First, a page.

A week of west london restaurants
Saturday, December 11th , 2010
December is not a good month for eating out in London. The restaurants fill with drunken office parties, the kitchens are at full tilt, waiters are stressed. Restaurateurs fill their boots by packing in extra tables. If ever there is a good month to hunker down and cook at home, December is it.
At the Churchill Arms they are used to turning tables – you get a one hour dinner slot only. This Kensington boozer serves Thai food in the dining room at the back, and very pleasant it was. The room is a jungle of hanging baskets and cluttered walls, but the simple curries and stir-fried dishes appeared rapidly and were better executed than plenty of smarter Thai restaurants. At £6.95 for a main dish, including rice, it is hard to find much to dislike about this.
Of course the prices at the Churchill would be considered outrageous at old favourite Diwana Bhel Poori in Euston, where we ate a very pleasant meal this week for £18 for two, including service and drinks. There may be no tablecloths or dinner-jacketed waiters, but the South Indian snacks, such as (naturally) the bhel poori, are very good indeed, while I think the samosas here are as good as any in London. If anyone tells you that it is impossible to get decent food in London for under a tenner, this is the place to bring them.
Restaurant Michael Nadra is on good form at present, the chef seemingly revelling in his change of format to offering meat as well as fish. Venison was very nicely cooked, served with good triple-cooked chips, while a tarte tatin was also nicely made and avoided the over-caramelisation that so often mars this classic dish.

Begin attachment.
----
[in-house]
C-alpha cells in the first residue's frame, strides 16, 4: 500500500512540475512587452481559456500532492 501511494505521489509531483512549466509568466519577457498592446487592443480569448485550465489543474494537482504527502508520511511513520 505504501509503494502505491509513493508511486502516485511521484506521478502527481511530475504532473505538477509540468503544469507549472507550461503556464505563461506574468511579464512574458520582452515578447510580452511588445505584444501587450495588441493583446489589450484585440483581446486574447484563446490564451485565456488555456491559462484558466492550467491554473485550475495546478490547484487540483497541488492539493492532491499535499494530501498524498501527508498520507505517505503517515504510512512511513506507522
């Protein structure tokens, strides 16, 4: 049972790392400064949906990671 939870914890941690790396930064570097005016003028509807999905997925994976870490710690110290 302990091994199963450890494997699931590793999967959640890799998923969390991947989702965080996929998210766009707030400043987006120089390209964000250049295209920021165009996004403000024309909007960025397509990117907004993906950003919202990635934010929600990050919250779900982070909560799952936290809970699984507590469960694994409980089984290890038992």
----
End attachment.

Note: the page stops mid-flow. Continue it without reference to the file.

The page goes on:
The Harwood Arms (pictured) is so successful now that the only reason I have not been back more recently is that I can never seem to get a reservation. This week as ever we enjoyed the game, such as pheasant Kiev and roe deer with red cabbage. However the dish that really struck me was a starter of chestnut veloute, made with chicken stock and with tremendous depth of flavour; this soup would have graced the table of a two star Michelin restaurant. It is great to see such exemplary cooking in such a simple setting, with moderate prices.
I won’t dwell on Franco Manca since I have written about it before; suffice it to say that it serves the best pizzas in London, at a lower price than a Pizza Hut.